This morning, Councillors Clive Doucet and Christine Leadman held a press conference at the Gladstone Theatre on their proposal called Light Rail Now: Our Path Forward / Vision for Ottawa's Transportation Master Plan.
I went there to not only take in the subject matter (discussed below), but also to get an opportunity to photograph the inside of the redeveloped theatre, as a follow-up to my previous post on the reconstruction of the facade.
The inside foyer is simple in format and elegant in decoration, with two chandeliers, tile floors, a nice bar and coat-check.
Red carpets on either side take you in to the main theater, which for this press conference was crowded with people. (Pardon the blurry photo)
The main thrust of this plan is to build Electric Light Rail with eight stations along Carling instead of the Ottawa River Parkway, and to do it in the next five years. Both Councillors Doucet and Leadman presented their take, followed by transportation expert Morrison Renfrew, who reviewed the technical details and how they got to the estimates.
Councillor Doucet started off introducing the reasoning behind this proposal, including the increasing the usual (though still valid) arguments about how peak oil will cause operating costs of urban transportation systems to skyrocket. His presentation was punctuated with bouts of applause from the audience.
Doucet pointed out that their system will build everything inside the greenbelt in five years, and everything outside the greenbelt in ten years. By comparison, in 2018, City Staff's plan will have built only the downtown tunnel, with spur lines to Tunney's Pasture and Blair. He also added that most Councillors will be dead by the time the "full" system, which still doesn't send rail to the suburbs, will be built. (To which City Transpotation Committee Chair Alex Cullen, who was in the back of the audience, drew a raucus laugh from the audience by asking if that was a death threat!) In addition to Cullen, Councillors Diane Deans and Diane Holmes were also in the audience.
Councillor Leadman followed, discussing the price tag and where the money for this will come from. Because their plan makes earlier and more extensive investments in rail transit, there is no need to spend hundreds of millions of dollars on buses and busways, and the operating cost of the system is also lower (namely because a bus costs $80/hour to operate and can hold 100 passengers, requiring another bus and driver when ridership increases; whereas a double-articulated train can carry 250 passengers at a cost of $125/hr, and is a smoother ride whether you're sitting or standing). They specifically designed their system to fit within the budget envelope of the current plan, in order to show that you can get much more for the same price.
Following the presentations by the two Councillors, transportation expert Morrison Renfrew outlined the project.
He started by referring to Jane Jacobs' mantra that transit drives development, and illustrated it with the following two photos of Toronto's Yonge Street in 1950 and 1985. 30 years after the construction of the subway line, the street had plenty of development.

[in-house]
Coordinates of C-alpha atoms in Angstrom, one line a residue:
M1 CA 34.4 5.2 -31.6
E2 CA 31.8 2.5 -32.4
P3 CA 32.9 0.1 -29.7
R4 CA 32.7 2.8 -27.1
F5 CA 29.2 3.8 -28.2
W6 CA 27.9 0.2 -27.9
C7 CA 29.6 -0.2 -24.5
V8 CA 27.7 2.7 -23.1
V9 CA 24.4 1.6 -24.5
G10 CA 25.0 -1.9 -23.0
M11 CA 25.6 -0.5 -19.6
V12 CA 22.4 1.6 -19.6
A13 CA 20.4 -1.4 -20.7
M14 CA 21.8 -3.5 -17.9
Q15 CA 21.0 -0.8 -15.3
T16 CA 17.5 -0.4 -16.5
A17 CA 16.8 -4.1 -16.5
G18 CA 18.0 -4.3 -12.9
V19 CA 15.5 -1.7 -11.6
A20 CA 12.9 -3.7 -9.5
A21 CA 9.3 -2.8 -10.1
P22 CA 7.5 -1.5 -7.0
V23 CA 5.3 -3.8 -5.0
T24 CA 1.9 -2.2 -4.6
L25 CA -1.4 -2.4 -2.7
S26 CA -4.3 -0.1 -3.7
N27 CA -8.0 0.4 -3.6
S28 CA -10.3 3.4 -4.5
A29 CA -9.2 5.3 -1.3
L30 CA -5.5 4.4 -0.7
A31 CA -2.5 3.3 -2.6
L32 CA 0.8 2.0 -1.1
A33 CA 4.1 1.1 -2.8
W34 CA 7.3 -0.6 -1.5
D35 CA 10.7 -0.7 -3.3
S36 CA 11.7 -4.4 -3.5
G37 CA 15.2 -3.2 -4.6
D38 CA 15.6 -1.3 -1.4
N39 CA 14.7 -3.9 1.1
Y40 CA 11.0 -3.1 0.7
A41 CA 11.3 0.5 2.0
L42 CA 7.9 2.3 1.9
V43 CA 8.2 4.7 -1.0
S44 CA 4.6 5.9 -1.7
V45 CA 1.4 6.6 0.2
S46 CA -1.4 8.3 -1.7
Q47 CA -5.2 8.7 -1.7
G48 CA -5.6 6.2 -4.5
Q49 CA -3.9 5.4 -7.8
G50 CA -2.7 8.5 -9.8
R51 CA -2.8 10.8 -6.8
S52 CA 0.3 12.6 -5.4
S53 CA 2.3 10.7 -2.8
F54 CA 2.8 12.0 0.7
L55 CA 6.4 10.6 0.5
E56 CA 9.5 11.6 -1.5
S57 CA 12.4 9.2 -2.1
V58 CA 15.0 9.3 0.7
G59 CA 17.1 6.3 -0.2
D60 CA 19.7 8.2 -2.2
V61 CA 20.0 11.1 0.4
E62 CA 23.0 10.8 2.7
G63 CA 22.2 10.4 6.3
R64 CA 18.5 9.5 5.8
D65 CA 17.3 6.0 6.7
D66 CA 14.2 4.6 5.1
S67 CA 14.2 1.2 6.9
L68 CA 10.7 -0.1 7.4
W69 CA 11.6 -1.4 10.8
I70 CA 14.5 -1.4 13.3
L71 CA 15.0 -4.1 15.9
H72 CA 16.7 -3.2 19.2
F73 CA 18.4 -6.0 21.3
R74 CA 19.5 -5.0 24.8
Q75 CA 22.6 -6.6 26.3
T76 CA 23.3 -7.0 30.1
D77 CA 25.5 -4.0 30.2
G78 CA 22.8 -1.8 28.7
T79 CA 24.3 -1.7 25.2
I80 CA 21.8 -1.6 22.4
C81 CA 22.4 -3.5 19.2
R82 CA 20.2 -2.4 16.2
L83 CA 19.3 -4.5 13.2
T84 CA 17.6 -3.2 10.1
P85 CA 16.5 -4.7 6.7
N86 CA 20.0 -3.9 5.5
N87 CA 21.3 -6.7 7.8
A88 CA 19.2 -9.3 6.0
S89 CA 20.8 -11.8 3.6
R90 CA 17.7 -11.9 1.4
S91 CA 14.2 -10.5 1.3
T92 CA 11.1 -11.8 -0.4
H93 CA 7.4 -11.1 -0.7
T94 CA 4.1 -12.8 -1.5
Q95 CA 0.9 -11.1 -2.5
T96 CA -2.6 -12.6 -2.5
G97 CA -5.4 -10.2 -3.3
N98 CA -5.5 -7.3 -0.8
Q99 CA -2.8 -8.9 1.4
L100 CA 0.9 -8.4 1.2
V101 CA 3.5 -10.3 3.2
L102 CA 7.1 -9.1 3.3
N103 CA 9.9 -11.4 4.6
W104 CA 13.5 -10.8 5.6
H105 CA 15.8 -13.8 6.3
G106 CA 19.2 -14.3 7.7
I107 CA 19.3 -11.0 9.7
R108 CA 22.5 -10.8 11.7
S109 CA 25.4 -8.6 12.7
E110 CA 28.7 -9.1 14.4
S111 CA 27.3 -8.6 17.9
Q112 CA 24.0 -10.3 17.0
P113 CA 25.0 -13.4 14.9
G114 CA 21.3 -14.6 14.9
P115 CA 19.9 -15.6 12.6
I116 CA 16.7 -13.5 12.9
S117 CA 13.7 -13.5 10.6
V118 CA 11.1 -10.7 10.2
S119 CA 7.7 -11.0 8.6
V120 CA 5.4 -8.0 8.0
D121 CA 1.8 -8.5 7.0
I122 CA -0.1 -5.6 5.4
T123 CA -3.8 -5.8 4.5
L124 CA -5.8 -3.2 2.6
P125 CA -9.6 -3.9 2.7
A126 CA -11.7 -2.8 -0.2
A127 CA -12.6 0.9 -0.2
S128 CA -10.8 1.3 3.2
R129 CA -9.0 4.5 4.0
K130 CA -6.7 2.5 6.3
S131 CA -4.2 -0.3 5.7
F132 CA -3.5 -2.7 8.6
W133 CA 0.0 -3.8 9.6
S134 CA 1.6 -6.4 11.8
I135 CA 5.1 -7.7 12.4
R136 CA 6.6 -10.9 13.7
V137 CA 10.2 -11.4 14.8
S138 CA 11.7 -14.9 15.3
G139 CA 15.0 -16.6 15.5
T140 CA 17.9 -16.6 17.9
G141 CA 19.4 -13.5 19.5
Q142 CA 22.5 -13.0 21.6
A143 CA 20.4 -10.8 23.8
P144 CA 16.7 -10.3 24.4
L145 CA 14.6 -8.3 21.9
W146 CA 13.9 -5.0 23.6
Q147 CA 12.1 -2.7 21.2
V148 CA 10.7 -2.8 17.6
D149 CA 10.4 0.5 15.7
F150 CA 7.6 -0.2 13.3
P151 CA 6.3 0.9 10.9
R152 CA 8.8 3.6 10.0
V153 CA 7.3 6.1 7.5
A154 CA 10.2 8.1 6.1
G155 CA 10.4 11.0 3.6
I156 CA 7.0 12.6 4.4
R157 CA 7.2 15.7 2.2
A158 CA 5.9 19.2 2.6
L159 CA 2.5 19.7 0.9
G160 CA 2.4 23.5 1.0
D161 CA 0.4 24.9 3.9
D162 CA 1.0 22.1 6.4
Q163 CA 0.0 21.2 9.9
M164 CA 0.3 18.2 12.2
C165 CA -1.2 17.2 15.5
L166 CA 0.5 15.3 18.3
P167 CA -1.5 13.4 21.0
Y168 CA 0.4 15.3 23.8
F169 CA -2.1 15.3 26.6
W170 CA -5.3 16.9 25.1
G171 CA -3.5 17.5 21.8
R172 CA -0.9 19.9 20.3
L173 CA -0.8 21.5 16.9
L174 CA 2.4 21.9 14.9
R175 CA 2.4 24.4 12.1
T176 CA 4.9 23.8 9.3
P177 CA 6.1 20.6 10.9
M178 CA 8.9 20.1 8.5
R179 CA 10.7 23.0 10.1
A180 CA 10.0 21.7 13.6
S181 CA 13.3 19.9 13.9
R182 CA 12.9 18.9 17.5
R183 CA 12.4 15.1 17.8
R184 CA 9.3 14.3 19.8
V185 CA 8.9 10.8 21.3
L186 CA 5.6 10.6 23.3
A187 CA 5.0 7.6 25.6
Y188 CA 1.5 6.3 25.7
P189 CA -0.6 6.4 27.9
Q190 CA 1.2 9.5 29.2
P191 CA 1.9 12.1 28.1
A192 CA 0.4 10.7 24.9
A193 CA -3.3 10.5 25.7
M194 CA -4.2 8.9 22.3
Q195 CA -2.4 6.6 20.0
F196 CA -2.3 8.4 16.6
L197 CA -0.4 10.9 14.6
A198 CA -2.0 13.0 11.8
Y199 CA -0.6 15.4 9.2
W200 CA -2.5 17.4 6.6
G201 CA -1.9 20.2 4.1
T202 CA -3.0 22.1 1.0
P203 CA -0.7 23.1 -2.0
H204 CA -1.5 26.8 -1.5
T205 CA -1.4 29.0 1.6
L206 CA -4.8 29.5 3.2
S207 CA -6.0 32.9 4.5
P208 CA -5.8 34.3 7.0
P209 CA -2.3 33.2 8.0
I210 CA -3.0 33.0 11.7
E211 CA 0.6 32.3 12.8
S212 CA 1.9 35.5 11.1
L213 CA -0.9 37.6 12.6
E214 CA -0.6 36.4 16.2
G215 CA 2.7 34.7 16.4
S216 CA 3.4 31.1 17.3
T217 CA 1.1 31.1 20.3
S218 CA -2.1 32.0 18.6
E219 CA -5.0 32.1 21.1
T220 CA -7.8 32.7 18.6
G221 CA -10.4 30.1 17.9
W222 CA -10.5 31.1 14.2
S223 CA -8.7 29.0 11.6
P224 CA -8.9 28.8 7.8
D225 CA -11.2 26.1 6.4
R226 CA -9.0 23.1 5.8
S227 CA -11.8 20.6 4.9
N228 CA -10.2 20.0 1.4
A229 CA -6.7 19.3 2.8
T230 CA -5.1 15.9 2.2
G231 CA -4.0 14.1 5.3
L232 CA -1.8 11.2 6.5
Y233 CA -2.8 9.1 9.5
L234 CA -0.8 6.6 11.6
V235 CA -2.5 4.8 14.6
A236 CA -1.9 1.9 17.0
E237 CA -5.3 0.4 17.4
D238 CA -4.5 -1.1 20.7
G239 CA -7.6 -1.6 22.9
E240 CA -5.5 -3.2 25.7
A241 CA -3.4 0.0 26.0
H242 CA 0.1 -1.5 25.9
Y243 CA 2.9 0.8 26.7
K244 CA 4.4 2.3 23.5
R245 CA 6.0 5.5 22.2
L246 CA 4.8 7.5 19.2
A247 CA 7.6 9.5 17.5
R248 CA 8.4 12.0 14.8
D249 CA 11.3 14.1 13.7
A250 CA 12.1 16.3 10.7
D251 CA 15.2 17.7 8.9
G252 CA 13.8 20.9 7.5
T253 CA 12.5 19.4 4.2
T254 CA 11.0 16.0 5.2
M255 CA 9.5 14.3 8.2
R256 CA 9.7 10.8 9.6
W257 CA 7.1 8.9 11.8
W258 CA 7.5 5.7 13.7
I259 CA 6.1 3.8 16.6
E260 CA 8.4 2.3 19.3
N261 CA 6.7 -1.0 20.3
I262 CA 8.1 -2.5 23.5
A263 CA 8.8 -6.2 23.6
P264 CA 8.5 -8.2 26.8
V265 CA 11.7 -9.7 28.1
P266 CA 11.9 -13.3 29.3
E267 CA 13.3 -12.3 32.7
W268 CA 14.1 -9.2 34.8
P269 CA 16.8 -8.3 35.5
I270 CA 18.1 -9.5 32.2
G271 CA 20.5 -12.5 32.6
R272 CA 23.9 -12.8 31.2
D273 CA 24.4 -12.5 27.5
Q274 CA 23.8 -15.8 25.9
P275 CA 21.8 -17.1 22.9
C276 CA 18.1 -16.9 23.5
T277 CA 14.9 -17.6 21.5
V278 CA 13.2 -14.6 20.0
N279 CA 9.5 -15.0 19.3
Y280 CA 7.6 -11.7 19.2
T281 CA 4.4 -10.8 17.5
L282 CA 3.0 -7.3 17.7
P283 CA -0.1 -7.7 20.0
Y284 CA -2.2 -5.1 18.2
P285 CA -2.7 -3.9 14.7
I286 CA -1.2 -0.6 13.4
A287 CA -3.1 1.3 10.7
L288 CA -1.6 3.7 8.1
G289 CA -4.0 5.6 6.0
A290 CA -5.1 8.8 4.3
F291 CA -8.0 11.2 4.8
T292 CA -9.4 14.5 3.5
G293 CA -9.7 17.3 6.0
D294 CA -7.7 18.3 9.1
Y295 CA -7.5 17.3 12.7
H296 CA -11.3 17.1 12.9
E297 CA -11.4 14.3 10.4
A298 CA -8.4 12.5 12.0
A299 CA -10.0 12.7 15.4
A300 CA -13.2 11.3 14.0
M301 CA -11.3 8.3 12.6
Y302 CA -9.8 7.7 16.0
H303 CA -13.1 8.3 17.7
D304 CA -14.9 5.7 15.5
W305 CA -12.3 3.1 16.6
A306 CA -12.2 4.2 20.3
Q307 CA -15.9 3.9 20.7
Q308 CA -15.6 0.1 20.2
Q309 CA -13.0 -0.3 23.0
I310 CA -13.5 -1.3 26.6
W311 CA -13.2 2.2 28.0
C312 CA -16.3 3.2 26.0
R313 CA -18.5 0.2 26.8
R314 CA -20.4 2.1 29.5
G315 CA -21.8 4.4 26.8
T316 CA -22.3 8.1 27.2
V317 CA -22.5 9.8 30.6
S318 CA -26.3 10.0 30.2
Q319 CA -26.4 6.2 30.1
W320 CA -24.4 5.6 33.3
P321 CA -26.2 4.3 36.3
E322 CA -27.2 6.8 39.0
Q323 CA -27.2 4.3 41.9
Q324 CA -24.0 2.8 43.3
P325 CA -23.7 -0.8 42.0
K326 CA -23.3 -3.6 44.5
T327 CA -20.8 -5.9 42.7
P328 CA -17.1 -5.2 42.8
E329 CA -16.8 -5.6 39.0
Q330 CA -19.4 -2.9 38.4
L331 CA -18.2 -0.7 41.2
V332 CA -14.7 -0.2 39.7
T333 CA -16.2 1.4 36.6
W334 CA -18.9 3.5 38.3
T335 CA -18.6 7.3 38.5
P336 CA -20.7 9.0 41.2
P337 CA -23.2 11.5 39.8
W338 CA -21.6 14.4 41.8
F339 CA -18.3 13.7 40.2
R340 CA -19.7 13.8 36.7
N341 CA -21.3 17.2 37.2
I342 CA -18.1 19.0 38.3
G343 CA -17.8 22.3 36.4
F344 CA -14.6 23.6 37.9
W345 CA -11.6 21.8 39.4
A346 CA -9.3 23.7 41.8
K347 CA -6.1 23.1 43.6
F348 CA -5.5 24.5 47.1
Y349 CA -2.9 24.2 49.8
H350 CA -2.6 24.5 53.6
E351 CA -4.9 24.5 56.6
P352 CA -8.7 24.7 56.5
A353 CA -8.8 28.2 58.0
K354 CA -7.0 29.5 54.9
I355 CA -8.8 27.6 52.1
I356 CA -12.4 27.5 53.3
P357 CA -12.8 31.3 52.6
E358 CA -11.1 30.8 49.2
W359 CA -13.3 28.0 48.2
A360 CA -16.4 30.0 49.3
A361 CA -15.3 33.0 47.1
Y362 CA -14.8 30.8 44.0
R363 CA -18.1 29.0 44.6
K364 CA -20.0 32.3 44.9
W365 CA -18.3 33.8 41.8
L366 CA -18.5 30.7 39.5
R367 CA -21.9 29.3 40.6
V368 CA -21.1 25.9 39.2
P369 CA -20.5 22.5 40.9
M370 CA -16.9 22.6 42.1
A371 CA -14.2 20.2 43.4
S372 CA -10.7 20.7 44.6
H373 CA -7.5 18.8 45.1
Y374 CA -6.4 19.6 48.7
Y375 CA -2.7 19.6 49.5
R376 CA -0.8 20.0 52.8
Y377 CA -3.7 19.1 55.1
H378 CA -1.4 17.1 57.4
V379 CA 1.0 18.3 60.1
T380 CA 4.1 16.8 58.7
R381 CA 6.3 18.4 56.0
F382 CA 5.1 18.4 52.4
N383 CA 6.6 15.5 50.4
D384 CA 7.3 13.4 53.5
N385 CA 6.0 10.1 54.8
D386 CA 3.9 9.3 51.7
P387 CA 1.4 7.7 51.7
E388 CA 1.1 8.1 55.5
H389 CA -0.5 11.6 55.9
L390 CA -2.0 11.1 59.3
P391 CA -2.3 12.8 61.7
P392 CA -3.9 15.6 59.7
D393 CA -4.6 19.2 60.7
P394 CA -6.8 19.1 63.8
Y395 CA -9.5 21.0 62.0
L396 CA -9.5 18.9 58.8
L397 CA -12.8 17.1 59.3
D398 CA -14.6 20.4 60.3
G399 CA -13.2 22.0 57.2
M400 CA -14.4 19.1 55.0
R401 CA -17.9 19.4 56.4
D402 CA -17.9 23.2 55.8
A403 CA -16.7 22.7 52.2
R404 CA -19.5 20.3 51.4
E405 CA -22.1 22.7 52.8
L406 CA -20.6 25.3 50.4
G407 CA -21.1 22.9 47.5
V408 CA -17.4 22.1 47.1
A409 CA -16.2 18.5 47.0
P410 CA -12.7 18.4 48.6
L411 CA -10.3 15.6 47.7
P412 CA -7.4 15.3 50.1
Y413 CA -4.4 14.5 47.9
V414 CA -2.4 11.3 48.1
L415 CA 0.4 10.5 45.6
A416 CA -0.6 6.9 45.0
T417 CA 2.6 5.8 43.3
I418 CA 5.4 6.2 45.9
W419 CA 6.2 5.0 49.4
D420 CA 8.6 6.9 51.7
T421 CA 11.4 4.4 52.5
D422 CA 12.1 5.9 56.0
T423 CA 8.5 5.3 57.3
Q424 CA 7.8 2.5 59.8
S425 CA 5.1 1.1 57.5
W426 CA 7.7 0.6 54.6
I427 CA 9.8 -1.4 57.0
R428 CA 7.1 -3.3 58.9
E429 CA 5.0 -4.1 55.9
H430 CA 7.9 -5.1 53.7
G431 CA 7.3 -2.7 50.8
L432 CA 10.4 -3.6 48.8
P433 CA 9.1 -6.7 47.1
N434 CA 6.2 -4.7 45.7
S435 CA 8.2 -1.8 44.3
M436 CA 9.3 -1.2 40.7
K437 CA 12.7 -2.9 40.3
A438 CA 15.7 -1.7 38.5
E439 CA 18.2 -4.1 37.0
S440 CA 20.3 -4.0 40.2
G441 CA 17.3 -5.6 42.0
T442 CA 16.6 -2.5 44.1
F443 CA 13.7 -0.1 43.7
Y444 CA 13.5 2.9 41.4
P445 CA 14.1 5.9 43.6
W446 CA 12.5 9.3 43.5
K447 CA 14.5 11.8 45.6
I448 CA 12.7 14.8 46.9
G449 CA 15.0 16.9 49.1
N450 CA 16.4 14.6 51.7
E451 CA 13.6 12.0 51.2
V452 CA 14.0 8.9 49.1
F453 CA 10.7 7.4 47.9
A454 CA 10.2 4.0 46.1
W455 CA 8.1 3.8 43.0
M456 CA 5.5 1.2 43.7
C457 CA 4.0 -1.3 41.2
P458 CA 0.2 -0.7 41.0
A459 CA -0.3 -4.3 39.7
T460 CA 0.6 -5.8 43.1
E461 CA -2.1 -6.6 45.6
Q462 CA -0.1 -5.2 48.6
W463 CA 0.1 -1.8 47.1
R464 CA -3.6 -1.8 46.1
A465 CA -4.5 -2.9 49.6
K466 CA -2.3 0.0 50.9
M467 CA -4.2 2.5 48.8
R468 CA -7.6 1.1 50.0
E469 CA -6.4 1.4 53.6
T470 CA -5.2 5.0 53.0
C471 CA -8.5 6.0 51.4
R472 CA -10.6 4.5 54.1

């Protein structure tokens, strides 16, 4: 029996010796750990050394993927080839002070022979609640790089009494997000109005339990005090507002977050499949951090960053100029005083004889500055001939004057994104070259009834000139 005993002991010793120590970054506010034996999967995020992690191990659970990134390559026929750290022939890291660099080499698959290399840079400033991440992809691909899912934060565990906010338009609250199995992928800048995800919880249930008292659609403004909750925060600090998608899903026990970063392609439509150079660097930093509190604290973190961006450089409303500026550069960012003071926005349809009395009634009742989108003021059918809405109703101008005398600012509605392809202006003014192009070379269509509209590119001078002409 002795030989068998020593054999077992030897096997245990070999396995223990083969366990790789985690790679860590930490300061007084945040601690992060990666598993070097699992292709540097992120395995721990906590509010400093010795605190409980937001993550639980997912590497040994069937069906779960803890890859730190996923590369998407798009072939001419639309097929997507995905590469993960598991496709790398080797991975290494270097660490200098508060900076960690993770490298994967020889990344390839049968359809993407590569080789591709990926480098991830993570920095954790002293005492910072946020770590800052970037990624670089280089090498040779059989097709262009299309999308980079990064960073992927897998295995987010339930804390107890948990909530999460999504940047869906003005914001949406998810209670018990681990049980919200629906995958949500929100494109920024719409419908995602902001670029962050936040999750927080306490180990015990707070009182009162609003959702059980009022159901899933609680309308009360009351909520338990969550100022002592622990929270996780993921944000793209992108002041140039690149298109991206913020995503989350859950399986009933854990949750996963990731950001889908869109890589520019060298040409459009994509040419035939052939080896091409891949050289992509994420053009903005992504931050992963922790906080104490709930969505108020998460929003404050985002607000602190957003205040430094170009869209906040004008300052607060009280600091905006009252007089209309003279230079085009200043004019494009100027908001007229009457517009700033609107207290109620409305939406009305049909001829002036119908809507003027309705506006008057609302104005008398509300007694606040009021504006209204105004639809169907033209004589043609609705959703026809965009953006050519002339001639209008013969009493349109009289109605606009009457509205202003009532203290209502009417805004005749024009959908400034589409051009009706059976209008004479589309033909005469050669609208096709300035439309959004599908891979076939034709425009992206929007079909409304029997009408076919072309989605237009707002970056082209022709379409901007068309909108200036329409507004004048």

This is a key aspect to the Carling Avenue corridor: not only is there plenty of activity already there throughout the day (driven by the many hospitals, clinics, hotels, etc. along this corridor), but there is plenty of room for new develompents to be built. This will bring in funds to the City in terms of Development Charges, which are a considerable source of revenue for the City, and which will help pay for the rail. Compare this with the Ottawa River Parkway, which is in effect a protected space that will never see any development: it will be a "drive-thru" transit corridor, completely useless to the people who travel through it.
He also went through a section-by-section review of where the train would go and how it would be built. For example, in this photo below, he explained that you could cross the Queensway (Hwy 417) by merely tunneling through it. You'd need only to make some adjustments to the Westbound onramp.
As shown in the map below (as always, click to enlarge), the train would go between Lincoln Fields and the O-Train, and would go up the O-Train line to Bayview (which would be converted to Electric Light Rail for that section) and continue through downtown. The O-Train would remain in service and would be extended North to central Hull, removing the need for many buses to cross the Ottawa river carrying Gatineau-bound Ottawans. Mr. Renfrew said there are a dozen or so different ways to accommodate both the O-Train and ELRT on the same stretch.
The trains would be kept at the Bowesville rail yard site, which has already been approved, but would get there via the Southeast Transitway, saving the cost of converting the O-Train. Keeping the O-Train as it is (though extending it) and having the rail from the south come in along the Southeast Transitway (which was designed to be converted to rail) and into downtown from the East will help provide alternatives to people who want to travel between the East and South ends without necessarily going downtown, and will balance the passenger load coming into downtown from the East and West.
It will also provide rail sevice to the developing South-end communities, which is something demanded by the area's residents and Councillors alike.
It is refreshing to hear Councillors think for themselves and not be spoon-fed by Staff. This is the type of plan that Ottawa needs. There are a few details that need refinement, but it has a much more aggressive (and beneficial) timetable than the bus plan proposed by City Staff. I hope that Council will take this and run with it.
Councillors Leadman and Doucet will be presenting this plan as part of the Transportation Master Plan discussion at this Wednesday's Joint Transporatation & Transit Commitee meeting on Wednesday morning at City Hall. They'll want your support there!